Telecommuting programs make for happier employers and employees, reducing absenteeism and stress, according to the second annual telecommuting survey issued by
, the business-to-business division of Staples, Inc. Nearly all (93 percent) surveyed employees agree that telecommuting programs are mutually beneficial, and more than half (53 percent) of business decision makers state telecommuting leads to more productive employees.
By 2016, the number of regular telecommuters in the U.S. is expected to reach 4.9 million, which represents a 69 percent increase from the current level, according to a June 2011 report, “The State of Telework in the U.S.” from TeleworkResearchNetwork.com. Employees and employers agree that telecommuting is mutually beneficial:
- 75 percent of business decision makers notice happier employees
- 37 percent report less absenteeism
- 48 percent of remote workers say they are less stressed, compared to a 25 percent drop in stress when working from home as reported in last year's survey
As telecommuting continues to rise, it is important for companies to think strategically about all aspects of their telecommuting programs to ensure cost savings and productivity, as well as work/life balance.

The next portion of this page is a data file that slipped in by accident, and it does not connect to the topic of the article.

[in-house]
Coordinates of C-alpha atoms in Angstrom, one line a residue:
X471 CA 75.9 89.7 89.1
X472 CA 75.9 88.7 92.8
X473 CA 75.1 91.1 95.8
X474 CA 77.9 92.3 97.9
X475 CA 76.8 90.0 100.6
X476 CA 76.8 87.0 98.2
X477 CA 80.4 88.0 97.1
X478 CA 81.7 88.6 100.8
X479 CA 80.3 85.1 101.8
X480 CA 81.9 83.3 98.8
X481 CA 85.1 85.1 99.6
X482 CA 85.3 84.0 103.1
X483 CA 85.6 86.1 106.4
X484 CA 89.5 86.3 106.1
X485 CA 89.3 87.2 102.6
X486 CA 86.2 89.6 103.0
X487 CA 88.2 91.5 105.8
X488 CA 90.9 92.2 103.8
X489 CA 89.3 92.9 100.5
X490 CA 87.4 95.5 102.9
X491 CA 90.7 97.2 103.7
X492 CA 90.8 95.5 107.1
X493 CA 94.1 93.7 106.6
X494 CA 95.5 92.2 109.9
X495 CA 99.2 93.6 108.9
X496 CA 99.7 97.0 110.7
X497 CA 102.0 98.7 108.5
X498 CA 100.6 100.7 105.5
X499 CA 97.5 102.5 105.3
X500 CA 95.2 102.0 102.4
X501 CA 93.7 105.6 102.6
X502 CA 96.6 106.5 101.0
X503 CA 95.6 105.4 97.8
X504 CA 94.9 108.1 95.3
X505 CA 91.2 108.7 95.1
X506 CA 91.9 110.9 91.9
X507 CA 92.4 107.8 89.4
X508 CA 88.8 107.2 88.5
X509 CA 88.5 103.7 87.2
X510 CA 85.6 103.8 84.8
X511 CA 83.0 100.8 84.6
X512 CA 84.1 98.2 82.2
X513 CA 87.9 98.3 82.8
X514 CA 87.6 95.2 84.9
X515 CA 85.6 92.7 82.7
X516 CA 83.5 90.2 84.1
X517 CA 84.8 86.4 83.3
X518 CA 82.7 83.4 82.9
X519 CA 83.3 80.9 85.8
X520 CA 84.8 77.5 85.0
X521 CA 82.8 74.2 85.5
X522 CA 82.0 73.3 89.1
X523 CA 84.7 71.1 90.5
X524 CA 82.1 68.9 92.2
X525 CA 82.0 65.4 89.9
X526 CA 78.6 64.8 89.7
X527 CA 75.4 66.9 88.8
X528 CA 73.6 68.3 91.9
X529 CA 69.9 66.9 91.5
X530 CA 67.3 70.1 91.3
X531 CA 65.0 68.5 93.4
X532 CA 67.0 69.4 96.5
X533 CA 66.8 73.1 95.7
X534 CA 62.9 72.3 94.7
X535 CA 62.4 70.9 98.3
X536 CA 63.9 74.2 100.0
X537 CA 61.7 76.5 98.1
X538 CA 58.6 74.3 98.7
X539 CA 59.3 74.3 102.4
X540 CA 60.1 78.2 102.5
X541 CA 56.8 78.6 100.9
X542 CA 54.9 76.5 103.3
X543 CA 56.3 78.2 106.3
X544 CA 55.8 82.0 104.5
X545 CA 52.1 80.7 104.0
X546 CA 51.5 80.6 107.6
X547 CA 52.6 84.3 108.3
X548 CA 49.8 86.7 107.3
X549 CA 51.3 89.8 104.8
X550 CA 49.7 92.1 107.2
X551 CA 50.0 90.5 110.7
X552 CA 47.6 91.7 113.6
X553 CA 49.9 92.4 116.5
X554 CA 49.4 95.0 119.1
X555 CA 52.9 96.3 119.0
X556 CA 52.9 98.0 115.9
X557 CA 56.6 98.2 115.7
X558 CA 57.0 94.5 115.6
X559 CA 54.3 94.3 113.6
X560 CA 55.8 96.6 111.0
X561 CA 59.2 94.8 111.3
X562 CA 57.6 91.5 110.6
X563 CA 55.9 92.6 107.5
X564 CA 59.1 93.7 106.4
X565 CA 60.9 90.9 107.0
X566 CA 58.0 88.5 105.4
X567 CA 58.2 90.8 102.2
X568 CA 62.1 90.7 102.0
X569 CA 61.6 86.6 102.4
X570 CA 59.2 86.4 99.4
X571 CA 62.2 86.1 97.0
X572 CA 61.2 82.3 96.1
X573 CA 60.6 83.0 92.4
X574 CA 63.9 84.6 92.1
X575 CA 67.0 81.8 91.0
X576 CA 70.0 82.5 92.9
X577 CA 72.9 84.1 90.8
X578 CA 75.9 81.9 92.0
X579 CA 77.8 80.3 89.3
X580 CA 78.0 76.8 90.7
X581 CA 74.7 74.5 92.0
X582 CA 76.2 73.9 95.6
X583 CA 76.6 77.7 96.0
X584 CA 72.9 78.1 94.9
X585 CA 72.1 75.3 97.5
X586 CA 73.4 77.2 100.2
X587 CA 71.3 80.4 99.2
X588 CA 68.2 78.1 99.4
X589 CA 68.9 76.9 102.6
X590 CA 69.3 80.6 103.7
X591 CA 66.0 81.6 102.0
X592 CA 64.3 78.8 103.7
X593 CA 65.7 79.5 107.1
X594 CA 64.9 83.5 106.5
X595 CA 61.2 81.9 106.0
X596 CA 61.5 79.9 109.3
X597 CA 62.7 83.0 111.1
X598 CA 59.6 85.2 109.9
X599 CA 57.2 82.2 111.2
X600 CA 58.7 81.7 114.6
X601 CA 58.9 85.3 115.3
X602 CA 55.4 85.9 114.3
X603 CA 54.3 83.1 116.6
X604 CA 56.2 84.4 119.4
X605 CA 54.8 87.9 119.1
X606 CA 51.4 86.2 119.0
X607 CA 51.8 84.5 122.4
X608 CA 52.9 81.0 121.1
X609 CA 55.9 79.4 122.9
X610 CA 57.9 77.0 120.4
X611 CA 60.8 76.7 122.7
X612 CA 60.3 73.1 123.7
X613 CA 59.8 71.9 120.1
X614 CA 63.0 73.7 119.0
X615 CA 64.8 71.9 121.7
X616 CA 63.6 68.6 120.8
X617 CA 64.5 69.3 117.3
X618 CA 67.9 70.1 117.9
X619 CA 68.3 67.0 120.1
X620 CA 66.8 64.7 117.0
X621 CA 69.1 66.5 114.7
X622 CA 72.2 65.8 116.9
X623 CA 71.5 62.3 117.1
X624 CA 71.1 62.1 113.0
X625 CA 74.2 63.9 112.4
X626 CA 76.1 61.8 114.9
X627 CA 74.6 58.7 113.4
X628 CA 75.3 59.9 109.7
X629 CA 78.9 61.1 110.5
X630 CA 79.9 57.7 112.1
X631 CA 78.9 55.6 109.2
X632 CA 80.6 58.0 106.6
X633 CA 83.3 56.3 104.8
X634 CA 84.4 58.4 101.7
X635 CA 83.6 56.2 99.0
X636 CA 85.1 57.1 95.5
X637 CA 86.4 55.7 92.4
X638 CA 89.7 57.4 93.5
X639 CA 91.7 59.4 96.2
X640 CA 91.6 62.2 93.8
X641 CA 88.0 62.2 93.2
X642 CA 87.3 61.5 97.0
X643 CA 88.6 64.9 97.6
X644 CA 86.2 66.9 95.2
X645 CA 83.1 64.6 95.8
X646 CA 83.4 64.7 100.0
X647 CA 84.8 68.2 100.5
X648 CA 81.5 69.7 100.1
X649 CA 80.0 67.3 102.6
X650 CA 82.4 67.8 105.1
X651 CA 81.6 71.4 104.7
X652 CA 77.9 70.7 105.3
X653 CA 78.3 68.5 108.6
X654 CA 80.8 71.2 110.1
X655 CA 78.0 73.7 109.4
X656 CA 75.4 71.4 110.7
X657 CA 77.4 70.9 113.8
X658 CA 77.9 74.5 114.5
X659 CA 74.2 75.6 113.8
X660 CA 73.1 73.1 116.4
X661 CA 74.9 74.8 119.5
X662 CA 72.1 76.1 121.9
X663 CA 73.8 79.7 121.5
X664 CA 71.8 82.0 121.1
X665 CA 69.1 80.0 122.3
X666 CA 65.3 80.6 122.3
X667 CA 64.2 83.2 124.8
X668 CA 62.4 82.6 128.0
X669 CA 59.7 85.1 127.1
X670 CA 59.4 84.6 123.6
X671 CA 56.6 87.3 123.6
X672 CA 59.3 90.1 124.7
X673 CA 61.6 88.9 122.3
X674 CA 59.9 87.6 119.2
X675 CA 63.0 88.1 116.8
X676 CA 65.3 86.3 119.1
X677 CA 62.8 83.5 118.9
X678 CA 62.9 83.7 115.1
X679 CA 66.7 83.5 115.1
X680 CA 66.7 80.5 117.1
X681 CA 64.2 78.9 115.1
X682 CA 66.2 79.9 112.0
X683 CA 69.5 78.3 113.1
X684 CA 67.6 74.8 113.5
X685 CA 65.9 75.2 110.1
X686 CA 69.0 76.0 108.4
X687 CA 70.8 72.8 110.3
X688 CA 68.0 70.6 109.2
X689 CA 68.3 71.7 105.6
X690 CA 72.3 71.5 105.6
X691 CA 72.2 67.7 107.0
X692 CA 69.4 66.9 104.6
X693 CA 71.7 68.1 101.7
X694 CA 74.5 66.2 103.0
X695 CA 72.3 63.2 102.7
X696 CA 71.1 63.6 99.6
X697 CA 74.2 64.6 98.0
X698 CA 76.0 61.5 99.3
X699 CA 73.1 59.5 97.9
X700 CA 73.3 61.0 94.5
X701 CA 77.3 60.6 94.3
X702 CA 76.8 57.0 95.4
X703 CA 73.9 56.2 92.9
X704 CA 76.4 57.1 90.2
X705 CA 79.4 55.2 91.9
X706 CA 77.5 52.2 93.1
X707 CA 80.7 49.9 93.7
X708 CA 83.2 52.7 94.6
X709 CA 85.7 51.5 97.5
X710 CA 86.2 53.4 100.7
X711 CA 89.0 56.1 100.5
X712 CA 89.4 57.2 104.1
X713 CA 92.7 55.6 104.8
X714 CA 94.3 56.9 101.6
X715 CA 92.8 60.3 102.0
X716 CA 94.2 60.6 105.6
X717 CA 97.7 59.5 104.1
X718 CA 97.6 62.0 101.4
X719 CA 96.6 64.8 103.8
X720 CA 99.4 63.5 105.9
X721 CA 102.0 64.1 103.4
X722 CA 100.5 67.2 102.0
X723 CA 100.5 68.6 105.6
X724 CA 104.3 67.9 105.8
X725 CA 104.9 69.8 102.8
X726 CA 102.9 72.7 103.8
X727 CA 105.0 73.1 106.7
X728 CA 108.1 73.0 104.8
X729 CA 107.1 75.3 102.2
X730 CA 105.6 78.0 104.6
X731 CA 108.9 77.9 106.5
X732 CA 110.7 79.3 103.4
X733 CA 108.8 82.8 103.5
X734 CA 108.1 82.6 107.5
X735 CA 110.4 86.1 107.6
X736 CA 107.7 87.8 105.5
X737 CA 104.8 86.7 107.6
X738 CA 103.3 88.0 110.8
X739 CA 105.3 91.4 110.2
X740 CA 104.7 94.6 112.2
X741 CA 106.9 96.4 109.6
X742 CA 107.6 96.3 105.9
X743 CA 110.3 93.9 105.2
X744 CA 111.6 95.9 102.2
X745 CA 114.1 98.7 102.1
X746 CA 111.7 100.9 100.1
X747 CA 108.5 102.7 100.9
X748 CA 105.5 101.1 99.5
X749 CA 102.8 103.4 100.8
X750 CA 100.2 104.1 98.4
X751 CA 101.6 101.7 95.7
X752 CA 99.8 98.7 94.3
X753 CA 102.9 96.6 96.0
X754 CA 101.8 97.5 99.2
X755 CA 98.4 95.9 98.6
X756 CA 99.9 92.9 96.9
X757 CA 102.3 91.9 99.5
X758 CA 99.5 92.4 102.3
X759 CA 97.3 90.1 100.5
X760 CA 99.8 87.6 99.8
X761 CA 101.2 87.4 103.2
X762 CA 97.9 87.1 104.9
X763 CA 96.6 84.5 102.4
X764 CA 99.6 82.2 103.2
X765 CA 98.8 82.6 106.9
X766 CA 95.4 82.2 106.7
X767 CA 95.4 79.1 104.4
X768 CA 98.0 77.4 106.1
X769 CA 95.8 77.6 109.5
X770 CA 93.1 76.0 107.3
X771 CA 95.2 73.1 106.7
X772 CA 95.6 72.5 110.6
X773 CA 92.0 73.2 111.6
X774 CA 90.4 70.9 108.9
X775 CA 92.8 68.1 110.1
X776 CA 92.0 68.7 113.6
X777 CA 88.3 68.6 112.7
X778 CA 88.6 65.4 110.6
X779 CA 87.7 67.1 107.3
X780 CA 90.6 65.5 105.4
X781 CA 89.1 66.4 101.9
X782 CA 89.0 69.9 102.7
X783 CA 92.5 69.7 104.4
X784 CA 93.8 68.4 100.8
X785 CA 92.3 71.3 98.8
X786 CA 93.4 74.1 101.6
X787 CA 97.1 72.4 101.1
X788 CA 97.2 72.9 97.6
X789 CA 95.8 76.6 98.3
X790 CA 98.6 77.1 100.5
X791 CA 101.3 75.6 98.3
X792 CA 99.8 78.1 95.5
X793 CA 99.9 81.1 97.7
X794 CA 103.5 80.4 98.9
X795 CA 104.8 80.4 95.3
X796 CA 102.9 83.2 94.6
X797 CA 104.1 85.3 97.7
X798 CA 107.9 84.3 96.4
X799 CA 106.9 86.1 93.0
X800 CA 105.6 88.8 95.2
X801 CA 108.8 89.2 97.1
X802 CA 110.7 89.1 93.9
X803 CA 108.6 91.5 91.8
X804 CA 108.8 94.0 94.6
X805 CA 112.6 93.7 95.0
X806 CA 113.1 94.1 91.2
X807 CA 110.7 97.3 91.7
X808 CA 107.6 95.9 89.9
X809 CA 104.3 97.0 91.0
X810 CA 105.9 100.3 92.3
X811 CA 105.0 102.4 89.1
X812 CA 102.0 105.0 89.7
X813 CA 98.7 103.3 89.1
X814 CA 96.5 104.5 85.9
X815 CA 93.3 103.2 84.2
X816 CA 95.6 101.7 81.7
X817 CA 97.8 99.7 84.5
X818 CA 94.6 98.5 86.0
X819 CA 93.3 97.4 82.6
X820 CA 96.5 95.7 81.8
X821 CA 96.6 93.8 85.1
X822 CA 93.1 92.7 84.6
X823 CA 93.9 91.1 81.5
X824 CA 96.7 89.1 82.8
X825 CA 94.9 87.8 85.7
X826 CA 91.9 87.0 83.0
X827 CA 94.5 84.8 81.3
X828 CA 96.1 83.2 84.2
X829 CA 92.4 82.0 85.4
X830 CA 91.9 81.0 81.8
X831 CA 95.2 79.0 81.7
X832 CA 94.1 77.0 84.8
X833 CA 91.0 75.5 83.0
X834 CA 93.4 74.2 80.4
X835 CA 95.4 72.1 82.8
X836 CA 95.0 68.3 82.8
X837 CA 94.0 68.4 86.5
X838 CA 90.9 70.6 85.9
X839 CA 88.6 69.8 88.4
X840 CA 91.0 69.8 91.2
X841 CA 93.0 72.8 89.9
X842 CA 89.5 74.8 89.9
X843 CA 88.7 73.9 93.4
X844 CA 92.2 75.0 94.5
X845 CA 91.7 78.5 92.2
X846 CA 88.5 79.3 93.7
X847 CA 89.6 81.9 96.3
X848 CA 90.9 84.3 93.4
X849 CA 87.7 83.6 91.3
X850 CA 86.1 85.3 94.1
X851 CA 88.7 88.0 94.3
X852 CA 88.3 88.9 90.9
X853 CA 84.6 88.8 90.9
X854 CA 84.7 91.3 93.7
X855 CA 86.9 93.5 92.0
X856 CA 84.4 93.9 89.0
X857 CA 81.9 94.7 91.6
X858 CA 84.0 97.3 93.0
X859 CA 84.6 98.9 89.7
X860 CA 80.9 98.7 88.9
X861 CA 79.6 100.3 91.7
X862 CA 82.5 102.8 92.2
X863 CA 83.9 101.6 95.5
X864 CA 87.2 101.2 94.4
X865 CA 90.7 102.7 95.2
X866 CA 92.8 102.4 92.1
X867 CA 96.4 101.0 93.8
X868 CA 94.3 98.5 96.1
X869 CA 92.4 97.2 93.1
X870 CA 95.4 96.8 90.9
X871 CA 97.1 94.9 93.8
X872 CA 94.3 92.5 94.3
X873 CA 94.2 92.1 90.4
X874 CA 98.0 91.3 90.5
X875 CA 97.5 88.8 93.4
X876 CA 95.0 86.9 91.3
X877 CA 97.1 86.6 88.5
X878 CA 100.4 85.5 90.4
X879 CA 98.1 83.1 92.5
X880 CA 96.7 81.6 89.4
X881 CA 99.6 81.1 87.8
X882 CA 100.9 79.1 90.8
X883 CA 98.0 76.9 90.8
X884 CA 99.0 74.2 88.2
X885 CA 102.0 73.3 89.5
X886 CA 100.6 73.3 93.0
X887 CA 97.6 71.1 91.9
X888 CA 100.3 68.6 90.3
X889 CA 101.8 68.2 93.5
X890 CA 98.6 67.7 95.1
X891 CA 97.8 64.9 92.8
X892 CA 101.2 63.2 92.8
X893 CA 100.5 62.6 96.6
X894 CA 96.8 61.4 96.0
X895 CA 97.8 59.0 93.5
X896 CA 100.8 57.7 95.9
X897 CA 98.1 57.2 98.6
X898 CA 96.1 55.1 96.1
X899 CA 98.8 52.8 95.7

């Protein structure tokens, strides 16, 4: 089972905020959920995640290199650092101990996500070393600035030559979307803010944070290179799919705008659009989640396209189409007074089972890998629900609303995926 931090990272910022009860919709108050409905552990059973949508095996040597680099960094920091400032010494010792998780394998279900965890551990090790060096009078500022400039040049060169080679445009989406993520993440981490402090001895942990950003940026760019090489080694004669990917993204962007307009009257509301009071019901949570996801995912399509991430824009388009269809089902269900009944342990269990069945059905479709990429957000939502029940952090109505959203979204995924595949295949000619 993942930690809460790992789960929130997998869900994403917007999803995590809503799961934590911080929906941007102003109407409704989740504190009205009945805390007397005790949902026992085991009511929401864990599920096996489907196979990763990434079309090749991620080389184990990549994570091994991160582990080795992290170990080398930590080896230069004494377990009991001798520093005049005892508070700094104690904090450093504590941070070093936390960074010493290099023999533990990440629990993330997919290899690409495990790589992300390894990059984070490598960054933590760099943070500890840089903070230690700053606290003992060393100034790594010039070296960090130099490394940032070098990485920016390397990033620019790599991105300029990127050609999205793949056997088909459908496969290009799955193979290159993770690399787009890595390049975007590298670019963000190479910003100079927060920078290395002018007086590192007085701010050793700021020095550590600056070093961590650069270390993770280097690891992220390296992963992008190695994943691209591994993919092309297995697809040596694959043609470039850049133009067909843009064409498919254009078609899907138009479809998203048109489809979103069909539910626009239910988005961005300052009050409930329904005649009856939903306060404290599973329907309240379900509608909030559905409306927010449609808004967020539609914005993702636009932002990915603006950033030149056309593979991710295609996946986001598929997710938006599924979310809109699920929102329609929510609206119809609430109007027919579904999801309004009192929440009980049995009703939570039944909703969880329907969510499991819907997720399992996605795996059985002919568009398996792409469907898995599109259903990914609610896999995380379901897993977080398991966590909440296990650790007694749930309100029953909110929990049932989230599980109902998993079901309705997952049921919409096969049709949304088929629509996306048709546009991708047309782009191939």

Staples offers solutions for employers to help
coordinate telecommuting programs
that support healthy and productive environments for at-home workers. Staples solutions range from ergonomic furniture selections and technology products and services to easy online ordering and at-home delivery and set-up options.
“Telecommuting can help achieve balance between workplace demands and life obligations, but being successful isn’t as simple as just sending employees home with their laptops,” said Tom Heisroth, senior vice president for Staples Advantage. “At Staples, we make it easy for businesses to set up telecommuting programs with everything employees need to be productive, including furniture, technology and office products.”
Opportunity for Improvement
While it’s clear that telecommuting programs benefit all parties involved, the survey pointed out areas for improvement for companies seeking to maintain high satisfaction and productivity rates with a growing at-home workforce. Most important, the survey shows that businesses should evaluate their technology and furniture offerings to improve telecommuting programs.